We are not expert gardeners at our house. We planted some tulip bulbs last fall and were jubilant when, with very little help from us, they came up. You would have thought we terraformed the moon with all the exultant joy we had at these tulips!
But my own skills notwithstanding, I have been contemplating the act of gardening this summer. And what has captured my wonder the most has been the compost pile, of all things.
Paying attention to compost firstly calls me to pay attention to God’s design, God’s automatic earth (Mark 4 in the Greek). Where the sand and silt from the earth’s crust is nourished by the organic matter that comes from dying things it becomes humus, the substance from which new life can grow. In this incredibly designed and interconnected ecosystem, microorganisms, bacteria, fungi – even worms and insects – all work to decompose the organic matter, taking the nutrients from the laid down matter and using them to nourish new life. Life on earth directly comes from this pattern of death and resurrection. Talk about Christ being present from the beginning, the firstborn of all creation!
OUR PHYSICAL WASTE
The second thing that paying attention to the compost shows me is that the humble gardener can participate with this, God’s design. In this world of God’s, matter matters. So much, in fact, that God created it and to this day sustains it. Matter matters so much that God became matter to save it. This should make us stop in our tracks. Because it means that what we do with the matter we have been given might also matter to faithfulness. Bodies, soil, land, crops – all we produce – either participates with God’s automatic earth or hinders its work. Matter matters, and the compost pile truth is making me slow right down and wonder about my actions. Is what I do with the physical waste of my life a matter of worship, a matter of faithfulness?
But what I think has drawn me to the compost pile most profoundly is the joyful truth it is proclaiming in all its eggshell, coffee grounds, broccoli-stem goodness – that the things thrown on the refuse pile of our lives are not an end but a new beginning. As journalist Jeff Chu writes, “A robust theology of compost reminds us that death and the things of death – our sin, our suffering, the endless ways we hurt each other, the numerous ways we harm ourselves – are never the end of the story” (jeffchu.com). As he says, all the ways we demean and diminish God’s creation in each other, in ourselves, in this earth, all that is meant for death and destruction? Well, that is just not the last word.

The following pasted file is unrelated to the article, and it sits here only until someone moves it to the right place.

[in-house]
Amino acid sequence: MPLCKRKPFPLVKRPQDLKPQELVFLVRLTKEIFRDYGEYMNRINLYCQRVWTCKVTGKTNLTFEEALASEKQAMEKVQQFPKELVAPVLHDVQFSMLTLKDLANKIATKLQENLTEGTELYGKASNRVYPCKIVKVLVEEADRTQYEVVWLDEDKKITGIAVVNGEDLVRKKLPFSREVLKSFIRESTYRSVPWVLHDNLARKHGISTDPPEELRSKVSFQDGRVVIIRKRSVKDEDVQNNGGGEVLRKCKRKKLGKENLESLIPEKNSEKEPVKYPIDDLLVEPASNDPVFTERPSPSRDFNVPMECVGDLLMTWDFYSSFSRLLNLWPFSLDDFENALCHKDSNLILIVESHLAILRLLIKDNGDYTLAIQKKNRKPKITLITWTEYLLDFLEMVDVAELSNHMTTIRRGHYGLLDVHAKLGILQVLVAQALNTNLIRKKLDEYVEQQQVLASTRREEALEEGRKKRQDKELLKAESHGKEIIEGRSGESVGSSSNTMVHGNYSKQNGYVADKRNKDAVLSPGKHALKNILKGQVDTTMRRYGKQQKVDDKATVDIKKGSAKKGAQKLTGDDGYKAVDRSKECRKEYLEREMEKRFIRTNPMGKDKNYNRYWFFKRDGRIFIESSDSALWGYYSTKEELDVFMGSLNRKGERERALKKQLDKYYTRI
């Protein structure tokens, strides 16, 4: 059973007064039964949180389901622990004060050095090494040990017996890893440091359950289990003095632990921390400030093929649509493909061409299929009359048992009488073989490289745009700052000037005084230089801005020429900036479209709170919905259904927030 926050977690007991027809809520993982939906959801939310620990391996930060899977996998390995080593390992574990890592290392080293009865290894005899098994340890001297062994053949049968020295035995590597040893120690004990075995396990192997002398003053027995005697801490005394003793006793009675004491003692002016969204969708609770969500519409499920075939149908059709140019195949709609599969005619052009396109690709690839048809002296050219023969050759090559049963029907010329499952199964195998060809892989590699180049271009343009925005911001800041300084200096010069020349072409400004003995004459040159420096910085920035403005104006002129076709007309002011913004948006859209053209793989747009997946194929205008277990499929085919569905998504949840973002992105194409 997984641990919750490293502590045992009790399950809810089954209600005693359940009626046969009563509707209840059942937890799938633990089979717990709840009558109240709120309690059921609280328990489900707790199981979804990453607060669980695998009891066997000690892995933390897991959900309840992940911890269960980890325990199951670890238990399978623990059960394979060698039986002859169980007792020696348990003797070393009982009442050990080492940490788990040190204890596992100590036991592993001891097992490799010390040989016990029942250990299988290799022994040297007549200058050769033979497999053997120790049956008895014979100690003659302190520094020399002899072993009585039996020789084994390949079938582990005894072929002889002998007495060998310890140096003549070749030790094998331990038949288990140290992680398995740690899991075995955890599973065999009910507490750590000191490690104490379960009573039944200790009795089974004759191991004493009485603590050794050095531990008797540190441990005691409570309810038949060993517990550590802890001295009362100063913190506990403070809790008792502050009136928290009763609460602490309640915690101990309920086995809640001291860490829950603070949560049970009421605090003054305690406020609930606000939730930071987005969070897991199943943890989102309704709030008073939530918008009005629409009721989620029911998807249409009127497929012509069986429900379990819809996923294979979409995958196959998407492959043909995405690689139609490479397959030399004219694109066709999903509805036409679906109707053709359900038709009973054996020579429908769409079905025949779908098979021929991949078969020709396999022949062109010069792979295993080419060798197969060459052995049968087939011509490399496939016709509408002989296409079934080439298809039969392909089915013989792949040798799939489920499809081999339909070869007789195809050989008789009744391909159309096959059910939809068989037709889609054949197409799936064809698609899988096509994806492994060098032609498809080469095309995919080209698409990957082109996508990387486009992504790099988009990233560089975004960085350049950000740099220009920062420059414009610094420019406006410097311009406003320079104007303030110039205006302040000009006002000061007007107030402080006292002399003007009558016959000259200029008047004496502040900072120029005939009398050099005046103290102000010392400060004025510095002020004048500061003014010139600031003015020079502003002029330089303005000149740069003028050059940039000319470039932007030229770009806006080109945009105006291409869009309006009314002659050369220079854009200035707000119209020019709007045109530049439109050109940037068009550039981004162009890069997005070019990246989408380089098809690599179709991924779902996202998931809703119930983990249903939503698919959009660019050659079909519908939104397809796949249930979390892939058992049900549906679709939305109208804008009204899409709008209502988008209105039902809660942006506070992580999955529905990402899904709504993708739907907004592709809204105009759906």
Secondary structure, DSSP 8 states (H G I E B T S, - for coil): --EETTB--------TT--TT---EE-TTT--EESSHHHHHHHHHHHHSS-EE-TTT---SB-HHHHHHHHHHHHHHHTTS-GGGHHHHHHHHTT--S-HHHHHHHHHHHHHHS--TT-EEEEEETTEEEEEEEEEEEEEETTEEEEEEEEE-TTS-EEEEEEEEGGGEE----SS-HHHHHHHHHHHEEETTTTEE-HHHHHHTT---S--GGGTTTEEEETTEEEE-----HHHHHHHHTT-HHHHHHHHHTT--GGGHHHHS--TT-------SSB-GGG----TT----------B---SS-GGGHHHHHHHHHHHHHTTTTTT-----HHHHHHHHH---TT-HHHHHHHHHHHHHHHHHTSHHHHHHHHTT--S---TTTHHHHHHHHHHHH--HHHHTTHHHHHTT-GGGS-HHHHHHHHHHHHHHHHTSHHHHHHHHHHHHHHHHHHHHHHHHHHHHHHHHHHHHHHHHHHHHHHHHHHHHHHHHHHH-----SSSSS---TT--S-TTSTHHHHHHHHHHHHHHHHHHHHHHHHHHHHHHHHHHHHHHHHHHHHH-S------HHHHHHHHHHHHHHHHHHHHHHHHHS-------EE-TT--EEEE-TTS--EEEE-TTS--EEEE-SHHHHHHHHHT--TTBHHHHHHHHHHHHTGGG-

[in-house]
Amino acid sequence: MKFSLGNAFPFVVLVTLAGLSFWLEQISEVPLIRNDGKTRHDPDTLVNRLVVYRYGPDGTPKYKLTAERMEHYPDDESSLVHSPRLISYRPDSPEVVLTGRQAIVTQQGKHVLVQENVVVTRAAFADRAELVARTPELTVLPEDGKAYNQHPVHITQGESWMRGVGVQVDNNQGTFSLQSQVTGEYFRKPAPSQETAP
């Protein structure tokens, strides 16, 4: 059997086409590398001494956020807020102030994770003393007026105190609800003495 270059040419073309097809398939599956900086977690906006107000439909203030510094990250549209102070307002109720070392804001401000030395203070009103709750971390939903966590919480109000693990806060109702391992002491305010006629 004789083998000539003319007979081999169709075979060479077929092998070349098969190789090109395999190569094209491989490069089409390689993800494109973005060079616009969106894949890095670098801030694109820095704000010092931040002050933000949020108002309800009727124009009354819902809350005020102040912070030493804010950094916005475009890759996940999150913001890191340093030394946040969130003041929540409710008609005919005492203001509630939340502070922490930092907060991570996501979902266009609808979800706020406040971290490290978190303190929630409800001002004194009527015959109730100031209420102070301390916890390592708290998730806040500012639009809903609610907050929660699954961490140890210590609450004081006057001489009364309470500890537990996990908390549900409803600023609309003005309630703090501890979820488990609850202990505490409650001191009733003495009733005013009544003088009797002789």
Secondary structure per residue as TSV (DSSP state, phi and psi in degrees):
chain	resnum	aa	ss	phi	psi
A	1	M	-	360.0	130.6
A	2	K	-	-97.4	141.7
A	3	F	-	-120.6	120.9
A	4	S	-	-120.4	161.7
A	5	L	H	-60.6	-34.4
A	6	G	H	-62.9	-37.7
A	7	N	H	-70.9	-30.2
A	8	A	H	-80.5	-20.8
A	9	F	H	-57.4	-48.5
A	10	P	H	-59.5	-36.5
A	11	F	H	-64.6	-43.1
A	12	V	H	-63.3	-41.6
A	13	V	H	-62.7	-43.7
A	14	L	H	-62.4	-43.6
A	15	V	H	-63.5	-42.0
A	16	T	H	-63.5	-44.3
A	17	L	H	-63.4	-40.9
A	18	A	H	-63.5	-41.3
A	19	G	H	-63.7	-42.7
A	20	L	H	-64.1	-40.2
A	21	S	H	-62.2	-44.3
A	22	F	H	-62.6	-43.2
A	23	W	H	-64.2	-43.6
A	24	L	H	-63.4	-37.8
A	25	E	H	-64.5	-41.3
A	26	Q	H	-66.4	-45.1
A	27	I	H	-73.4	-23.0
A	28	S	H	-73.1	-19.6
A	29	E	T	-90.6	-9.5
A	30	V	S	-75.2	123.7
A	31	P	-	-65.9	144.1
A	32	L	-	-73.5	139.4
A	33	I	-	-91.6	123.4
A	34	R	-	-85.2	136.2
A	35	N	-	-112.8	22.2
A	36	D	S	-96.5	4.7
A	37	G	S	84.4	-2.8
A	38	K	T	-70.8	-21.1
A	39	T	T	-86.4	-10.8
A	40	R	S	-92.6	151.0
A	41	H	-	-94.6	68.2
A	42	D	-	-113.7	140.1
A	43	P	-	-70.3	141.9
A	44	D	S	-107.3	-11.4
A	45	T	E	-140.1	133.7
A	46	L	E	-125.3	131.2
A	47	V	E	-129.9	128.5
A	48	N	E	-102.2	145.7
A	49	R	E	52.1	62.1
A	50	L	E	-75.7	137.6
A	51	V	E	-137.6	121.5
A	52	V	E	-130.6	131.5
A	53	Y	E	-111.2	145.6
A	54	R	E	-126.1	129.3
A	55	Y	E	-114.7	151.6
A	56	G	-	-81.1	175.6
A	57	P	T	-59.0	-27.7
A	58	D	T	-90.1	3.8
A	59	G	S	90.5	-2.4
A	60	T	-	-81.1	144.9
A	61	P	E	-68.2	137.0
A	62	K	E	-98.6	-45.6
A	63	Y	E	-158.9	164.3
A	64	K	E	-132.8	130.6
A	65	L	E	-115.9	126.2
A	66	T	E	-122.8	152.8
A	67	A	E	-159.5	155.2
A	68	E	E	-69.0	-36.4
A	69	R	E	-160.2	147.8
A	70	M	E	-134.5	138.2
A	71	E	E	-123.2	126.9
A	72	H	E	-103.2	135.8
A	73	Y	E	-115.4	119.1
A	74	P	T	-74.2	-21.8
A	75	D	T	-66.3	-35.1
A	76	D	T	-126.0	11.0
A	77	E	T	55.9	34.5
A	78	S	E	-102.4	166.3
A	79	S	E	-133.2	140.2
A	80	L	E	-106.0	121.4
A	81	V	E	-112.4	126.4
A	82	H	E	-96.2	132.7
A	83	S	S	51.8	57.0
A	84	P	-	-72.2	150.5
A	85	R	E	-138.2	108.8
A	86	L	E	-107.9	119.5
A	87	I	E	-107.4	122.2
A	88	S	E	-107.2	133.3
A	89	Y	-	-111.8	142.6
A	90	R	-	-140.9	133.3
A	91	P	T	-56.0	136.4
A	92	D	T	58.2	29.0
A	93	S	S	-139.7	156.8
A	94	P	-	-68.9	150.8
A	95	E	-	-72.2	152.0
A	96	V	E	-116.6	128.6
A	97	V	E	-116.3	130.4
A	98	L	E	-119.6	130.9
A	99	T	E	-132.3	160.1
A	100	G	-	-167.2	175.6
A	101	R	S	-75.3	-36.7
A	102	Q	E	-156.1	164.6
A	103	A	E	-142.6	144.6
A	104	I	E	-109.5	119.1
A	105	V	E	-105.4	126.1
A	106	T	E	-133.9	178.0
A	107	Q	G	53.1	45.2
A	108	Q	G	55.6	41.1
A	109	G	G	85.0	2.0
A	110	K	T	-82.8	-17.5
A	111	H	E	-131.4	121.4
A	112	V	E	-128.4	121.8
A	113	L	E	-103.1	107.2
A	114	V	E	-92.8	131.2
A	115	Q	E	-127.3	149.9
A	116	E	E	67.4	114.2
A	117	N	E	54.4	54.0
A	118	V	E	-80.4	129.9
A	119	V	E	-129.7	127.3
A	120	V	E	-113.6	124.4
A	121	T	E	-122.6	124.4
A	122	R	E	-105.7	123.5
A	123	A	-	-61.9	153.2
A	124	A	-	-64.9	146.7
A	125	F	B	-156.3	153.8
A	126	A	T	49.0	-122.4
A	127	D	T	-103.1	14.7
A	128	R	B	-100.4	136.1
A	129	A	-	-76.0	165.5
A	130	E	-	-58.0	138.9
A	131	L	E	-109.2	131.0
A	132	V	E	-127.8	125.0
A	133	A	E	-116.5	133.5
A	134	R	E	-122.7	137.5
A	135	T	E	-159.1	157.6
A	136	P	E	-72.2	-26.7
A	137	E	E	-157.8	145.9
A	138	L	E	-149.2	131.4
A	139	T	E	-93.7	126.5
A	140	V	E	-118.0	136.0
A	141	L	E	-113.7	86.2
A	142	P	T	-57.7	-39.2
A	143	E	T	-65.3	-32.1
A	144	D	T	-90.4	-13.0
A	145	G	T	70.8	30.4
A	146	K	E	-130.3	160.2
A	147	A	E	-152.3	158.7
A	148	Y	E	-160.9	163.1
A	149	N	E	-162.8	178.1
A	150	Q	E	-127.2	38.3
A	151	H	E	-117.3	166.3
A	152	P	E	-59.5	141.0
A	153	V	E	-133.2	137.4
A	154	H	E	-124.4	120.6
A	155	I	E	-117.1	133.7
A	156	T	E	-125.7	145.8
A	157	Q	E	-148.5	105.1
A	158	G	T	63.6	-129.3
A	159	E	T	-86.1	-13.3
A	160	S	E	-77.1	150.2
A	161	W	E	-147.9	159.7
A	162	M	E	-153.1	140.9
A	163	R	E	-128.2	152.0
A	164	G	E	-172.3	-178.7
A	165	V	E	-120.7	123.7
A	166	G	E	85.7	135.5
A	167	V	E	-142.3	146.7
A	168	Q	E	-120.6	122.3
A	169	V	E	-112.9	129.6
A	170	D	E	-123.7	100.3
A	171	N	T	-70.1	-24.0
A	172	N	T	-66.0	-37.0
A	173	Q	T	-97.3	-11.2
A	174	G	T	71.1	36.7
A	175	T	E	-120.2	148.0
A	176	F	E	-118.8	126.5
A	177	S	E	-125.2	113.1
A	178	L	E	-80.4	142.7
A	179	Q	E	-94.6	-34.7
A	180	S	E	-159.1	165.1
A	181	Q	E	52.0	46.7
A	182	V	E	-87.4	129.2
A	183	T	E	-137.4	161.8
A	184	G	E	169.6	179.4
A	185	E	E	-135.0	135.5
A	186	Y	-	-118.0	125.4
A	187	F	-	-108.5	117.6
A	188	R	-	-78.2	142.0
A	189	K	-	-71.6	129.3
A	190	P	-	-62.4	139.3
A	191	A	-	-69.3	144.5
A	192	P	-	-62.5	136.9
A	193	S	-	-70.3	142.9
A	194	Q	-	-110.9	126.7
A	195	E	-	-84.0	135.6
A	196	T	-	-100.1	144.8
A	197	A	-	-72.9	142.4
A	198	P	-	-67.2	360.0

GOD'S SIGNATURE MOVE
And this brings hope: that God has written the redemption story into the humblest realities we live with, the ground we walk on, the very fabric of the earth. The wonder of compost is in its many parts – microbes, carbon, nitrogen, worms, minerals and nutrients – working together to do something truly miraculous and incredibly beautiful. The challenge of compost is in the ways God has designed us to participate with him, experiencing the joy of faithful handling of his creation. And the hope of our lives is in the ways that this story of death and resurrection turns fear into love, contempt into compassion, other-ness into kinship, the tangle of sin into the tapestry of communion. It’s God’s signature move! Redemption is made, crafted out of the compost pile of our lives.
This world is God’s and everything in it. Every square inch of it. He is the Grand Gardener. Suddenly Mary’s “mistake” of seeing a gardener when she saw the Risen Christ is made profound. He is the one who turns that compost into dark, rich soil and from there grows the things that bring life to the world. And we can witness to this every time we get out there in the garden and proclaim God’s design for resurrection life, up close and under our fingernails.
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